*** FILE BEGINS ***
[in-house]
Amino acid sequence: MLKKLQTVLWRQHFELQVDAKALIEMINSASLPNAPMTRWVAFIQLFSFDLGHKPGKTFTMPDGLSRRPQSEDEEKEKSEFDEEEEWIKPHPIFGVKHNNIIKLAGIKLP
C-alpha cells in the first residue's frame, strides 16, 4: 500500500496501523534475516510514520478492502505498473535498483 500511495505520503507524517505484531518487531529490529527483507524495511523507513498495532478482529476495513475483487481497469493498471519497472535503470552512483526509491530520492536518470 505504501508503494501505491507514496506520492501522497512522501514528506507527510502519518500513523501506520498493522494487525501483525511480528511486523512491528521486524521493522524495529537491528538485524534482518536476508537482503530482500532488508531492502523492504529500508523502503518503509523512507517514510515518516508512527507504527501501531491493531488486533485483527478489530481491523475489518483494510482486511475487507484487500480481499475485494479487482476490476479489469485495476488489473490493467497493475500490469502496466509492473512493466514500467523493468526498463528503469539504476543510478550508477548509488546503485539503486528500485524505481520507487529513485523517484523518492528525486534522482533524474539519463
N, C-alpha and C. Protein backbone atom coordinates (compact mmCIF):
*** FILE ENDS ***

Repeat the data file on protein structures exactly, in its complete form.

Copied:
[in-house]
Amino acid sequence: MLKKLQTVLWRQHFELQVDAKALIEMINSASLPNAPMTRWVAFIQLFSFDLGHKPGKTFTMPDGLSRRPQSEDEEKEKSEFDEEEEWIKPHPIFGVKHNNIIKLAGIKLP
C-alpha cells in the first residue's frame, strides 16, 4: 500500500496501523534475516510514520478492502505498473535498483 500511495505520503507524517505484531518487531529490529527483507524495511523507513498495532478482529476495513475483487481497469493498471519497472535503470552512483526509491530520492536518470 505504501508503494501505491507514496506520492501522497512522501514528506507527510502519518500513523501506520498493522494487525501483525511480528511486523512491528521486524521493522524495529537491528538485524534482518536476508537482503530482500532488508531492502523492504529500508523502503518503509523512507517514510515518516508512527507504527501501531491493531488486533485483527478489530481491523475489518483494510482486511475487507484487500480481499475485494479487482476490476479489469485495476488489473490493467497493475500490469502496466509492473512493466514500467523493468526498463528503469539504476543510478550508477548509488546503485539503486528500485524505481520507487529513485523517484523518492528525486534522482533524474539519463
N, C-alpha and C. Protein backbone atom coordinates (compact mmCIF):